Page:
Molecule of the Month - August 2011
Michael Faraday was the first scientist to discover benzene in 1825. He extracted benzene from cylinders of compressed illuminating gas which had been collected from the pyrolysis of whale oil. Faraday called this newly discovered liquid bicarburet of hydrogen.
Recognition of Faraday's enormous contribution to the sciences has been recognised in many ways, from his appearance on £20 notes to his depiction on stamps in various countries.
In 1833, Eilhard Mitscherlich a German chemist produced what he called benzin via the distillation of benzoic acid (from gum benzoin) and calcium oxide (lime).
In 1845 benzene was found in coal tar by the English chemist Charles Mansfield, working under August W. Hofmann. Four years later, Mansfield began the first industrial-scale production of benzene, based on the coal-tar method. Coal tar is made by destructively distilling coal and is still a source of benzene today.
Benzene was first synthesized in a laboratory in 1870 by Pierre Berthelot who passed acetylene through a red hot tube.
Benzene is a non-polar colourless, inflammable liquid, with a sweet and distinctive aromatic smell that some find pleasant. But beware as benzene is highly toxic and absorbed through the skin. Benzene has a melting point of 5.5°C and a boiling point of 80°C and is therefore a liquid at room temperature. Benzene is immiscible with water and will form the upper layer since it has a lower density of 0.879 g/cm3. Benzene is a very good solvent for organic compounds, but it is safer to use its derivative methylbenzene (toluene).
For a quarter of a century following its discovery, benzene's structure continued to puzzle the world's greatest scientists. It was known to have a molecular weight of 78 which was due to the presence of six carbon atoms (6 x 12) plus six hydrogen atoms (6 x 1). August Kekule was one of the organic chemists who was working on the structural elucidation of benzene. He originally placed all six carbon atoms in a row but soon realised that this did not make sense for where was he to put all the hydrogen atoms? The story goes that whilst trying to solve the problem of benzene's Kekule had a daydream whilst dozing on a London bus.
The old saying goes that: "you wait ages for one bus, then three come along at once". In Kekule's case, six came along.
Kekule visualized a snake with its tail in its mouth that was spinning around. That snake was benzene, biting itself in the tail, which made sense if it possessed alternating single and double bonds. Kekule's dream is shown as an interesting animation. Kekule's dream of a snake eating its own tail, is an ancient symbol called the Ouroboros which represents the cyclicality of life. One should bear in mind that this 'story' first appeared in the journal Berichte der Durstigen Chemischen Gesellschaft, which is a parody of the respected journal Berichte der Deutschen Chemischen Gesellschaft. What is clear is that Kekule's understanding of the tetravalent nature of carbon was built on the foundation of the often overlooked work of Archibald Scott Couper. Every student who has ever drawn covalent bonds as lines on paper joining atoms is following in Couper's footsteps. The former East Germany (DDR) commemorated the work of Kekule on a stamp which shows his structure of benzene.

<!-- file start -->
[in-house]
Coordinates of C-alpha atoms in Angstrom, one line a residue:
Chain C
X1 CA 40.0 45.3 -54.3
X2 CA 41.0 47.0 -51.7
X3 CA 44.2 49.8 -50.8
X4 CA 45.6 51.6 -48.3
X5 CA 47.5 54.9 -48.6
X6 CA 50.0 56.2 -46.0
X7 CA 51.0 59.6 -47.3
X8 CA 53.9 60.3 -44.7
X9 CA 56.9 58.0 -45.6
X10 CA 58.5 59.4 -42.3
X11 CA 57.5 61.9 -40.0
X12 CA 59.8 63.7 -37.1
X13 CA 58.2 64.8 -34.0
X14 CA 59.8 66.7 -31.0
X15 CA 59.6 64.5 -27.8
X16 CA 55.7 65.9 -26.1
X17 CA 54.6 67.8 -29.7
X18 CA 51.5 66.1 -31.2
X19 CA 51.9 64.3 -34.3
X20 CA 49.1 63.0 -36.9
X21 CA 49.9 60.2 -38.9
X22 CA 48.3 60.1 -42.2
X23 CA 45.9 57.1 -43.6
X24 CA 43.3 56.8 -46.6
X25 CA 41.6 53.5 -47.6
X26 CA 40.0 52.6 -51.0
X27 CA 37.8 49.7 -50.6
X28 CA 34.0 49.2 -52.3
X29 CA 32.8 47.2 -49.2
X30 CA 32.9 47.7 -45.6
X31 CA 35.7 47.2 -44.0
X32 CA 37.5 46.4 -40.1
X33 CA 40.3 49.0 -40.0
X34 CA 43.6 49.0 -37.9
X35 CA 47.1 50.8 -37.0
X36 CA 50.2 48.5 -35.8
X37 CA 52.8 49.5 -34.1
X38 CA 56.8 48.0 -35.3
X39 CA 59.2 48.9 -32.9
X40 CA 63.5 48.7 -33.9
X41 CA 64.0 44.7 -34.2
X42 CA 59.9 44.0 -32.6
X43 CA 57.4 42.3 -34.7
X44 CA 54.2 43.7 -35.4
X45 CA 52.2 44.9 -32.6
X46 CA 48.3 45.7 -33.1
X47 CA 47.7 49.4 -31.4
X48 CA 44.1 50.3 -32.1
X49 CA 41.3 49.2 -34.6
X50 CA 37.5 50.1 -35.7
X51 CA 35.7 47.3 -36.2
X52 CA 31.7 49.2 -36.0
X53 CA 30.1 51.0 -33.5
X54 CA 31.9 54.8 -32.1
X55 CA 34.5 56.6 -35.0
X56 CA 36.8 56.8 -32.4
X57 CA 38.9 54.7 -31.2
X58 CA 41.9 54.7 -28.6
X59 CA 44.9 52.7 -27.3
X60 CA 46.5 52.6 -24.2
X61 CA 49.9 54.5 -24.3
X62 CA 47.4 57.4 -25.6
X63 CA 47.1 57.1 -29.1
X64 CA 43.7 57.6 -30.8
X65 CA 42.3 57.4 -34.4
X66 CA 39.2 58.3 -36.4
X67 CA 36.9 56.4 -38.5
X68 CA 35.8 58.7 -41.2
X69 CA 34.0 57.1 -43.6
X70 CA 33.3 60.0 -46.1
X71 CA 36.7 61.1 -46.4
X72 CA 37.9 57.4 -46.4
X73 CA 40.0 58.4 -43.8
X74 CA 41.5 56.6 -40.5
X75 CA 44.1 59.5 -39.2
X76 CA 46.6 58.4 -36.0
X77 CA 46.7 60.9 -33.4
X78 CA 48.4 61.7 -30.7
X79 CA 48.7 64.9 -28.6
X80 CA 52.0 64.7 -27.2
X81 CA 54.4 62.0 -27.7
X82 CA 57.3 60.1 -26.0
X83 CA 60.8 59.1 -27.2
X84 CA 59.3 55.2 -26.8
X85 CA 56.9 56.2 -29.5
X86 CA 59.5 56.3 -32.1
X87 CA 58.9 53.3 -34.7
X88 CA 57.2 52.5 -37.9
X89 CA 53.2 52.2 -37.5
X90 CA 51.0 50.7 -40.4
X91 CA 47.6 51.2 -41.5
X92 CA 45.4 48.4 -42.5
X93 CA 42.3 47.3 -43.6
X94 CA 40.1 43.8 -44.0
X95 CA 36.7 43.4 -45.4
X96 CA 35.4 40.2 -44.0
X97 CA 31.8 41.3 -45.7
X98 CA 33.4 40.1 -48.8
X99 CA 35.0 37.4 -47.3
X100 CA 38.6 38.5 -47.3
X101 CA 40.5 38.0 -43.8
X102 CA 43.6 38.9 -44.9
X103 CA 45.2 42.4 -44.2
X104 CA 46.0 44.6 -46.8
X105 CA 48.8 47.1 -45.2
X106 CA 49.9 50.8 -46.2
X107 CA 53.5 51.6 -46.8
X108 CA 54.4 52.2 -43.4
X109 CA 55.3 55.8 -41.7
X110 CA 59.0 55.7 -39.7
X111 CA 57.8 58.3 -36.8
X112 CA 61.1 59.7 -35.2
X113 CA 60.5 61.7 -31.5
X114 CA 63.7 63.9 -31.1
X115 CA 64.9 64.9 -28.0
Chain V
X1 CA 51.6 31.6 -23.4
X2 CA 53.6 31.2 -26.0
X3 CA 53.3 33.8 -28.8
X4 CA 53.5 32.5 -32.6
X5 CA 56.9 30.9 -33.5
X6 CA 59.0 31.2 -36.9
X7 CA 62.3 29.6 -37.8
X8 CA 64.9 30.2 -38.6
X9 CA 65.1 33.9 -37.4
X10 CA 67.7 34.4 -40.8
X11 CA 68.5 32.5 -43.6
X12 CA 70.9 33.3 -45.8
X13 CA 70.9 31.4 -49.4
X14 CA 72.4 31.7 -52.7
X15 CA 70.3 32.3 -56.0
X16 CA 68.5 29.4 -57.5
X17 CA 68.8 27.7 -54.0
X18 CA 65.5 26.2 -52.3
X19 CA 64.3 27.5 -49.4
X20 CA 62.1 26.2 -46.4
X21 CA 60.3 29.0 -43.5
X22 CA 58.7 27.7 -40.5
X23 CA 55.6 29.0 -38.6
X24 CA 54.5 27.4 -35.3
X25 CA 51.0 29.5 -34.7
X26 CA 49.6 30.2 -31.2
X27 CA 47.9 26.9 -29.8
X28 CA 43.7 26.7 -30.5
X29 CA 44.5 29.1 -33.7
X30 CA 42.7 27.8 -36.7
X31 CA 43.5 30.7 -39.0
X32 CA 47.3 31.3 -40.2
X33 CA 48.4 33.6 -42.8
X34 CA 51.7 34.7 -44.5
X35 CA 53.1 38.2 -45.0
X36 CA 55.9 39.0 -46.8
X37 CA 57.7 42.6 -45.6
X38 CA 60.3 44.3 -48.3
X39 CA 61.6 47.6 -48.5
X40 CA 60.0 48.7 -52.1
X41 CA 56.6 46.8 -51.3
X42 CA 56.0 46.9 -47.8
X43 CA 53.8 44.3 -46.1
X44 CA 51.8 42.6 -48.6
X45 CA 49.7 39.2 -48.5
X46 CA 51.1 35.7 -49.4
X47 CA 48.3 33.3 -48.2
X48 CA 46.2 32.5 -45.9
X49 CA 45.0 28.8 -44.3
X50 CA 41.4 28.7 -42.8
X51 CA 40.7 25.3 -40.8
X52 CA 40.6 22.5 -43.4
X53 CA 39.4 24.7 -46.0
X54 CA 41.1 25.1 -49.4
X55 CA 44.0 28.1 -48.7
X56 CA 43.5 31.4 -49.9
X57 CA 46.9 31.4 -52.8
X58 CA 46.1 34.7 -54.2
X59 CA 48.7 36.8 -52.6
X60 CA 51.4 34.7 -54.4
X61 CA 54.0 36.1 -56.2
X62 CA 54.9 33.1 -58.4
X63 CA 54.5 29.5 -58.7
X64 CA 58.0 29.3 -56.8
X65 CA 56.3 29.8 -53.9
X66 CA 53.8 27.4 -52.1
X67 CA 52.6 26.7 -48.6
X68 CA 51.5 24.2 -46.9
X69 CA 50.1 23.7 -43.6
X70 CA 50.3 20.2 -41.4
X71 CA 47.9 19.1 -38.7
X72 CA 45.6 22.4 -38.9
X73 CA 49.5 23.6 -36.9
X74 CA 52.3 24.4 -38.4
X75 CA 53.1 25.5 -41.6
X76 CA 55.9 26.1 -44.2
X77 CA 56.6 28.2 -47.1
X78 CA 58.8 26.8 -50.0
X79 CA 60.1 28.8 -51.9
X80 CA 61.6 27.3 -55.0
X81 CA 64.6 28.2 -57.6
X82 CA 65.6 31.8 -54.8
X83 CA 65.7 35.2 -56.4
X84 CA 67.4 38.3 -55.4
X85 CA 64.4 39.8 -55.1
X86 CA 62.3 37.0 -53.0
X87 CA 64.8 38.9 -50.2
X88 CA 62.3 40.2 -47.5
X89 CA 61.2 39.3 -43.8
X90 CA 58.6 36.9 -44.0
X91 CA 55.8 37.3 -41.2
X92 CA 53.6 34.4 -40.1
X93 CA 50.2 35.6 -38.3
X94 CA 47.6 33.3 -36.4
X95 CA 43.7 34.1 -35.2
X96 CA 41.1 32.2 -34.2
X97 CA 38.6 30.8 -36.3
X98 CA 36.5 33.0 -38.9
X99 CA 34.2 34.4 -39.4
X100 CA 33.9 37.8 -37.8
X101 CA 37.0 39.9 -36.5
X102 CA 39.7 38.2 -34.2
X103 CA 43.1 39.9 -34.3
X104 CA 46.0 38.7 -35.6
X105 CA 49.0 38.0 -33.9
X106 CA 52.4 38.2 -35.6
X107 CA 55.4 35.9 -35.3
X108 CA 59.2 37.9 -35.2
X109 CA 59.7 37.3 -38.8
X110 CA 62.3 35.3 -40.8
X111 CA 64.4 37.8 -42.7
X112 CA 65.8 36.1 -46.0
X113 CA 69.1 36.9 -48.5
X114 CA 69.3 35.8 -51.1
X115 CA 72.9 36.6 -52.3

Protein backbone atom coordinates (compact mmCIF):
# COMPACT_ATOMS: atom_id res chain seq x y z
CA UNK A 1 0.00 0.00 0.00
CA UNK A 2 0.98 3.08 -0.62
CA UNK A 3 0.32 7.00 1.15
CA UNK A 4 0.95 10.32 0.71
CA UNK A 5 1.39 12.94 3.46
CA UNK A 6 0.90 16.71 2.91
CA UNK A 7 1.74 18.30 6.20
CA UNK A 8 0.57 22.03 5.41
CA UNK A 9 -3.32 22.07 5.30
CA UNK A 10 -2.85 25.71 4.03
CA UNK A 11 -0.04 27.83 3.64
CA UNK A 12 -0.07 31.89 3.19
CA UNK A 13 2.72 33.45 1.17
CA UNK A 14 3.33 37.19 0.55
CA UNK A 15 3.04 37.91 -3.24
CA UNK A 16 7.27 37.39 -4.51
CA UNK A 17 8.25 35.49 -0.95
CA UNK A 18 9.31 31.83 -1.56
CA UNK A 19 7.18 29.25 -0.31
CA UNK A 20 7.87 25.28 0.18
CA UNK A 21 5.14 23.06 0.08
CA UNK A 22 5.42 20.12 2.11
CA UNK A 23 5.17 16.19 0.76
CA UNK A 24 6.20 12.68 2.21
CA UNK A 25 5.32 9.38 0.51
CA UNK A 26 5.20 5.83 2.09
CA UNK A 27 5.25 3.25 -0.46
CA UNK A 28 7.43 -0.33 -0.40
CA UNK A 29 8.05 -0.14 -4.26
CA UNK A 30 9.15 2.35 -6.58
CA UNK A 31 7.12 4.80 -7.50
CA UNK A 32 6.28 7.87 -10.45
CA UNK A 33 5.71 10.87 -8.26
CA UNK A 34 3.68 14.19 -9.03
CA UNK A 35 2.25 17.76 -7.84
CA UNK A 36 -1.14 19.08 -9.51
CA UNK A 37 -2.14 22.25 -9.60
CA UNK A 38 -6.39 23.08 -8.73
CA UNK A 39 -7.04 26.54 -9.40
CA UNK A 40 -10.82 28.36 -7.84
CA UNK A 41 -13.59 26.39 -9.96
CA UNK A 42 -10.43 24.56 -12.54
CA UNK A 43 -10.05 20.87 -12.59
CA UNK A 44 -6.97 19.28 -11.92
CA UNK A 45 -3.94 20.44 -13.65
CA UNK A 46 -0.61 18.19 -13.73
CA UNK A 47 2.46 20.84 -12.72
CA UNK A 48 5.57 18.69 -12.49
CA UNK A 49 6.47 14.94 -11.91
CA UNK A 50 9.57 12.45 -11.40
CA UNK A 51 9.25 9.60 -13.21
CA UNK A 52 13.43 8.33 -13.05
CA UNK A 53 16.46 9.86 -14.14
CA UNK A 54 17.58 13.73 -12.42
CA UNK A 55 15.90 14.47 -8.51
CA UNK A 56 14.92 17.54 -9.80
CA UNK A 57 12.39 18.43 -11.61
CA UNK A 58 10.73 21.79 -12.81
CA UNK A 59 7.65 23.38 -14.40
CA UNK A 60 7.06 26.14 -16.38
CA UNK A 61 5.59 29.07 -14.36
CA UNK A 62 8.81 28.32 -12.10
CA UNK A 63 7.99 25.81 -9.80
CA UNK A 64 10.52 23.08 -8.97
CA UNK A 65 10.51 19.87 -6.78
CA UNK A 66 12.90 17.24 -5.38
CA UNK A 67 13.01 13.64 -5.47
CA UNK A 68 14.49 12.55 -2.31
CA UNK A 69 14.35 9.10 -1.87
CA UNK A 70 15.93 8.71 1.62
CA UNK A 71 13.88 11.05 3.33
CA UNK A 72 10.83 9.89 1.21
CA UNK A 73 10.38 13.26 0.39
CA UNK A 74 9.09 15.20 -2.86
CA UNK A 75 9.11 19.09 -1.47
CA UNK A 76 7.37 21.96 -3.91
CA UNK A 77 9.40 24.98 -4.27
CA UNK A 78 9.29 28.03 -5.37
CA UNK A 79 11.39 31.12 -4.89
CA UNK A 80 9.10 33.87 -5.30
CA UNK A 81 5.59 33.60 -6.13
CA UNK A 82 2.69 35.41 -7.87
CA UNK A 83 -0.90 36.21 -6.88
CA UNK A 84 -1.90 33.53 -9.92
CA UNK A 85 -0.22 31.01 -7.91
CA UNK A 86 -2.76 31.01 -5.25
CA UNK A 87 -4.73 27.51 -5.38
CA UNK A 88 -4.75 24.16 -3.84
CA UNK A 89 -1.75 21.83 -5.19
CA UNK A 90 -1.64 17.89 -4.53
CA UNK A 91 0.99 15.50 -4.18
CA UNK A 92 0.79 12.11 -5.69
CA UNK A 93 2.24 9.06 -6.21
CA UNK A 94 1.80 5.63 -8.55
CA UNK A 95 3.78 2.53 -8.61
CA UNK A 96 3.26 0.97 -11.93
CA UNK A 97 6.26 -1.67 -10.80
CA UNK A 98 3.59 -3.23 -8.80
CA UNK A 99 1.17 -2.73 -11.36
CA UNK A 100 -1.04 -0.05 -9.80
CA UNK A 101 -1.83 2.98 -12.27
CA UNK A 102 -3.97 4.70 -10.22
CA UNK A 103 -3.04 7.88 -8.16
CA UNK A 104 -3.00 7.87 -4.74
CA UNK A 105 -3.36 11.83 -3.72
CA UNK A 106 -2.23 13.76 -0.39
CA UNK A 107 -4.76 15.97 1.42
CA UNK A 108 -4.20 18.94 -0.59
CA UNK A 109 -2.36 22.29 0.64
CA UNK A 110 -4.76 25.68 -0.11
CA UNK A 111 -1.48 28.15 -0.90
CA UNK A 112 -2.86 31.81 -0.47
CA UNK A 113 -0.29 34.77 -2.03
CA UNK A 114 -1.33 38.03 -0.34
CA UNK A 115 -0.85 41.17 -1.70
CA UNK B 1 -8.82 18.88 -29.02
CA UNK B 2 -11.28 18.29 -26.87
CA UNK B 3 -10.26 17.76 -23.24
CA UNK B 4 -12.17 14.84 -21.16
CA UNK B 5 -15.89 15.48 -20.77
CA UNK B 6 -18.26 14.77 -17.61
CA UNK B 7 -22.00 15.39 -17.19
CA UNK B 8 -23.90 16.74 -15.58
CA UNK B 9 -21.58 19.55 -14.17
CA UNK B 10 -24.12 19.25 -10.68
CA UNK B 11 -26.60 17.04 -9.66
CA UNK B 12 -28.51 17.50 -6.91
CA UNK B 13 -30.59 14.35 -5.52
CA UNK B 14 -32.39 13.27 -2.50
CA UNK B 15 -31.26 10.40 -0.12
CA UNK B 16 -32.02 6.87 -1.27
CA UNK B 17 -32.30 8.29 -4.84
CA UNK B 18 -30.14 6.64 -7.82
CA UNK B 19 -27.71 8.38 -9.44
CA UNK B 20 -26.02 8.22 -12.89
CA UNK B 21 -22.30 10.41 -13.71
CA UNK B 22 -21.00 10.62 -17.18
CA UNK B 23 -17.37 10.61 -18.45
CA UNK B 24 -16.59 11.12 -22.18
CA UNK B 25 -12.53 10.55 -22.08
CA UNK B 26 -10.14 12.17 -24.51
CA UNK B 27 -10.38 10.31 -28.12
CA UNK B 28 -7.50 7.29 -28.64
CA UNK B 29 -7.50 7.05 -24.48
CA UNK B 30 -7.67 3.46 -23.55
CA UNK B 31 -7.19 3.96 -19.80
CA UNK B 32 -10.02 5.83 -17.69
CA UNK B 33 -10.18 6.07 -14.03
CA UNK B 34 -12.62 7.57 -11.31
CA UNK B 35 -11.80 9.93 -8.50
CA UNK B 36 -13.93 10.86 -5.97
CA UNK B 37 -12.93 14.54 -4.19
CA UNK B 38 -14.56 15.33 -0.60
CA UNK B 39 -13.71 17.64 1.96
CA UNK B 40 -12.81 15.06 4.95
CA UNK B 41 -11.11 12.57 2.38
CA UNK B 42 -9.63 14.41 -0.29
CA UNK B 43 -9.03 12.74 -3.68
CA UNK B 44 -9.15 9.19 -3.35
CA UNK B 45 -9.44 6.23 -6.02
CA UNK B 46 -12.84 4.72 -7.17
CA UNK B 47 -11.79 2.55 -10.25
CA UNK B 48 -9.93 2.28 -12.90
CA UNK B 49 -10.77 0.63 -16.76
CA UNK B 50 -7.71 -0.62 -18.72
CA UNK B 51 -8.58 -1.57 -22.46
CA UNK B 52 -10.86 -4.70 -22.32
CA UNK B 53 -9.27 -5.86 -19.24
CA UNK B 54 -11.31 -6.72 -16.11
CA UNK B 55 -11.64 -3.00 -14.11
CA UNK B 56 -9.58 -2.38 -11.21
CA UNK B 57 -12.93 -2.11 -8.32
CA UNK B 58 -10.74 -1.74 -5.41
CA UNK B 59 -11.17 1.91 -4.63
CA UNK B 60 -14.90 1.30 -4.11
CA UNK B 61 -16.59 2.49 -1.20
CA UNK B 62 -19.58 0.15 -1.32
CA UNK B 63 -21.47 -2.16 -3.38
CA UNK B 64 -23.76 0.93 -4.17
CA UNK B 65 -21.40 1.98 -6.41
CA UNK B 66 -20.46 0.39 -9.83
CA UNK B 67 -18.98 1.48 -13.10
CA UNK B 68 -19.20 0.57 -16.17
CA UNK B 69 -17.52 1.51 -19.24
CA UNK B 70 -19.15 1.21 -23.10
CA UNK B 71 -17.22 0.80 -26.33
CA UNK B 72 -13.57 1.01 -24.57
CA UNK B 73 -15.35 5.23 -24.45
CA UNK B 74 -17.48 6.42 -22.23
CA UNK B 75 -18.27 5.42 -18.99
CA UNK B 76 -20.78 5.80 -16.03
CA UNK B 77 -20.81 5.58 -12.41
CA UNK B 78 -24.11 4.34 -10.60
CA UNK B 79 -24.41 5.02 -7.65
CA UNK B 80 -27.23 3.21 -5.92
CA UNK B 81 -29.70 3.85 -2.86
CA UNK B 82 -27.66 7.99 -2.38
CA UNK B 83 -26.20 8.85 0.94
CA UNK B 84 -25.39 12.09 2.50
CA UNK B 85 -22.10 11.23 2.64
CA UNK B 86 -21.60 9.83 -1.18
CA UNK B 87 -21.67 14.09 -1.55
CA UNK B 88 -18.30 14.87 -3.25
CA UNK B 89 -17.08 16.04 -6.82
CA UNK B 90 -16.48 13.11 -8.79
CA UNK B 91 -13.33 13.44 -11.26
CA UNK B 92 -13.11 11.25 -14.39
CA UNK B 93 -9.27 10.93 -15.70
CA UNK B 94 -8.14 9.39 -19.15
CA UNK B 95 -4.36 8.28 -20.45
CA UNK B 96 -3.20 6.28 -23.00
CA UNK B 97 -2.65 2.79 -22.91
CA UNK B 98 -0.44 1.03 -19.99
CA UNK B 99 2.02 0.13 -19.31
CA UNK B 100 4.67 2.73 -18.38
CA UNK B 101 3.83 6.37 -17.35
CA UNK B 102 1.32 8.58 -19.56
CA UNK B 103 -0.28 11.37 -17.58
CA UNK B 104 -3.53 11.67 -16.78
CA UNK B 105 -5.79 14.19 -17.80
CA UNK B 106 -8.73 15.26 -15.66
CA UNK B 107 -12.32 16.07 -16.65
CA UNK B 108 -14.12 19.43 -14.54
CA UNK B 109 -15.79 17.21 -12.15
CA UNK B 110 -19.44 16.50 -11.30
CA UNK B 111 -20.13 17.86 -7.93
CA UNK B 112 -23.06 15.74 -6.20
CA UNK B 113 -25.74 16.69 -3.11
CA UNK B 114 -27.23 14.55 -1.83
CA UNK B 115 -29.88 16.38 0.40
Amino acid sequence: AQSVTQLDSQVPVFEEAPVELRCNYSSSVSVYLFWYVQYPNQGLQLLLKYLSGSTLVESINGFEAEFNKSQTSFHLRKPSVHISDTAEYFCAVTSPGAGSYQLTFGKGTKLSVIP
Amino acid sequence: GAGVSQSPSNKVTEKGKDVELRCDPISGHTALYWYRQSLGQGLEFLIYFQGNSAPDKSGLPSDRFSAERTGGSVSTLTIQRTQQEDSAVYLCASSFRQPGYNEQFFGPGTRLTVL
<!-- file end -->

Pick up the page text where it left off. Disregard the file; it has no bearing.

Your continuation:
Kekule drew what he believed to be two identical structures for benzene and now he needed to find proof that his 'daydream' was correct. Rod Beavon of Westminster School has written an online biography of Kekule.
It is important to realise that benzene has a planar structure. The distance between adjacent carbon atoms found by X-ray diffraction is 0.139 nm (139 picometres). This is a distance which is intermediate between the longer single C-C bonds (147 pm) and the shorter double C=C bonds (135 pm). The relative length of the C-C bonds in benzene can be explained in terms of the delocalized electrons, which leads to the intermediate bond lengths. The cyclic nature of benzene was finally confirmed by the eminent crystallographer Kathleen Lonsdale.
In 1931 Linus Pauling proposed his resonance theory which describes delocalised electrons and is able to account for benzene's known reactions. This theory explained the stability of the delocalised electrons (lower energy) and the reason why benzene's reactions are mainly electrophilic substitution reactions. Pauling's theory states that instead of the kekule structures I and II shown below we have a single structure III with the delocalised electrons shown on paper as a circle in the middle of a hexagon.
Problems with Kekule's structure were first hinted at when it became apparent that the enthalpy of hydrogenation of benzene (-208 kJ mol-1) was found not to be three times the value found for cyclohexene (-121 kJ mol-1) with its one C=C bond. The 'missing' energy of hydrogenation (155 kJ mol-1), is called resonance energy, and is a measure of benzene's stability. The aromatic stability comes from the sideways overlap of electrons in the π-bond above and below the six carbon atoms in the ring. The delocalised electrons are shown as a circle in the hexagon. The reason substitution is preferred is that benzene and its derivatives are more thermodynamically stable after a substitution reaction than if an addition reaction took place. For those who realise the bond order in benzene is in fact 1.5 then another way to represent the structure of benzene IV is as a hexagon with a dotted circle inside of the hexagon. Like the spelling of sulfur, the drawing of benzene can also lead to debate amongst chemists.
An interesting challenge to give our brightest students is to get them to work out the structure of three other molecules having the same molecular formula as benzene. Once these isomeric structures are solved they could also be asked to predict their spectra. There are two linear structures which are the positional isomers; 1,5-hexadiyne and 2,4-hexadiyne, and a cyclic structure 5-methylene-1,3-cyclopentadiene, known trivially as fulvene.